In June 2006, Hamas terrorists tunneled into Israel from the Gaza strip, surprised an Israeli tank crew, killed two of its soldiers, and took a third soldier, 19-year-old Gilad Shalit, prisoner. It was simply a case of deliberate kidnapping since this was not a combat situation. Shalit was taken back into Gaza and held incommunicado for five years, until Tuesday, October 18, 2011, when he was released in exchange for 1,027 Palestinian prisoners. It was Egyptian mediation which made the exchange possible.
President Barack Obama and the Democratic Party have led increasingly successful efforts to pit Americans against one another through the politics of hate and envy. Attacking CEO salaries, the president — last year during his Midwest tour — said, "I do think at a certain point you've made enough money."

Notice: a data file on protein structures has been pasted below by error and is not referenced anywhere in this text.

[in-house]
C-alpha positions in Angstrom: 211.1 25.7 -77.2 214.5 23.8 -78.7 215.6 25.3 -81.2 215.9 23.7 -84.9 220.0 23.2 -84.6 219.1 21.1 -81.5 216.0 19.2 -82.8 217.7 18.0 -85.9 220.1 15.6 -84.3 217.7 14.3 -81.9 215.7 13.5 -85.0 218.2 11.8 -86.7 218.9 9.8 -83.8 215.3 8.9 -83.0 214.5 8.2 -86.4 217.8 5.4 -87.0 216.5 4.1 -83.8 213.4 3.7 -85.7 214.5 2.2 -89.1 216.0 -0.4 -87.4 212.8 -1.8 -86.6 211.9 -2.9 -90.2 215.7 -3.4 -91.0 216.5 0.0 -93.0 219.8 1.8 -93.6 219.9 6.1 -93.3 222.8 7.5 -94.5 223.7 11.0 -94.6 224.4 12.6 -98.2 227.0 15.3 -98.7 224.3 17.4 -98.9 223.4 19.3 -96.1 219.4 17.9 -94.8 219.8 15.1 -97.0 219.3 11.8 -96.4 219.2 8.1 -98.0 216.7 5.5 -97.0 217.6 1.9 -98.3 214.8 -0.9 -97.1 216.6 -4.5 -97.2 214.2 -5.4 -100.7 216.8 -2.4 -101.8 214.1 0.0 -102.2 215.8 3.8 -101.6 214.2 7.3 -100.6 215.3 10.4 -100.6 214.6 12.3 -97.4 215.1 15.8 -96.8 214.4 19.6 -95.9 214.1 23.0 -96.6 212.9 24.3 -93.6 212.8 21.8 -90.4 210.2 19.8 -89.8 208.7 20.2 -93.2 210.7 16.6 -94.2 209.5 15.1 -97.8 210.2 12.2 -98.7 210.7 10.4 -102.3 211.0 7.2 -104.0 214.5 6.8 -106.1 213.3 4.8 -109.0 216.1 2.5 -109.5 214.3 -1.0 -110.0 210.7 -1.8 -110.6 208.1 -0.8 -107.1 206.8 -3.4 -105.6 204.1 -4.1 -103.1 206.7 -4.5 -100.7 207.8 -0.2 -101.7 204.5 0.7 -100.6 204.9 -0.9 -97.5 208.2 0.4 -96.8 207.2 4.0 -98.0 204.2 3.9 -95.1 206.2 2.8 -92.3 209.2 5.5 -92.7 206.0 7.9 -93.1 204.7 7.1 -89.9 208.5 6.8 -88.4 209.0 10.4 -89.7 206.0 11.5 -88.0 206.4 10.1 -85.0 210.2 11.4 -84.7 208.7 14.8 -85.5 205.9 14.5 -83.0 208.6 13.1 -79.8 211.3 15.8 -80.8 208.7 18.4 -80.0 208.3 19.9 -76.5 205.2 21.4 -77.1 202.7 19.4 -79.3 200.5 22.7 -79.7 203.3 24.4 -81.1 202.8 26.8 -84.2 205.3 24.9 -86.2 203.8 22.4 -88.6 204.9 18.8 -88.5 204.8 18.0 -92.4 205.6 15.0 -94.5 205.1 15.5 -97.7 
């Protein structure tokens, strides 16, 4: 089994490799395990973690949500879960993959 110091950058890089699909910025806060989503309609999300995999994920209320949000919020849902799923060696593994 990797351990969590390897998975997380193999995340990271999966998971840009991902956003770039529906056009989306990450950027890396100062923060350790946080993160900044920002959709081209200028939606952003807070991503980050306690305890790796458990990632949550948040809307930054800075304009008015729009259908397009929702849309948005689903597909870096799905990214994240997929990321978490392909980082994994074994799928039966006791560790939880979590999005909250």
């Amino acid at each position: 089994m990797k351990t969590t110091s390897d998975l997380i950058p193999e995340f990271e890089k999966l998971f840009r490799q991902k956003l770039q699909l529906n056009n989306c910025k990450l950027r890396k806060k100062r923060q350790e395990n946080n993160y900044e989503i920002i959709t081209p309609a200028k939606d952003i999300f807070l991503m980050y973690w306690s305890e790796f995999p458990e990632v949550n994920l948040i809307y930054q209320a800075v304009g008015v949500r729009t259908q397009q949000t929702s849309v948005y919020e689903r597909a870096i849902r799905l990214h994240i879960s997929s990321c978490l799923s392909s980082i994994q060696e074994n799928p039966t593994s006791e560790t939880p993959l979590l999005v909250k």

"Occupy Wall Street” has become something of a Rorschach test: observers find in it whatever they want to. If you consider protests a left-wing remnant from the turbulent 1960s, you’ll probably perceive the residents of OWS’s encampment as dirty hippies who foully curse the visiting bourgeoisie. If your hatred of the corporatist police-state lends you sympathy for its victims, OWS’s tents are friendly enough to tour with your teen-aged sons, eminently peaceful, and libertarian if not anarchic.
Today’s crop of central planners and big spending politicians could learn a thing or two about economics from Henry Hazlitt’s classic bestseller, Economics in One Lesson, published in 1946. Common sense doesn’t have an expiration date.
Okay, you can lift your lower jaw off the floor. I haven’t joined the dark side: My problem isn’t economic but lexical. I do hate capitalism — the term.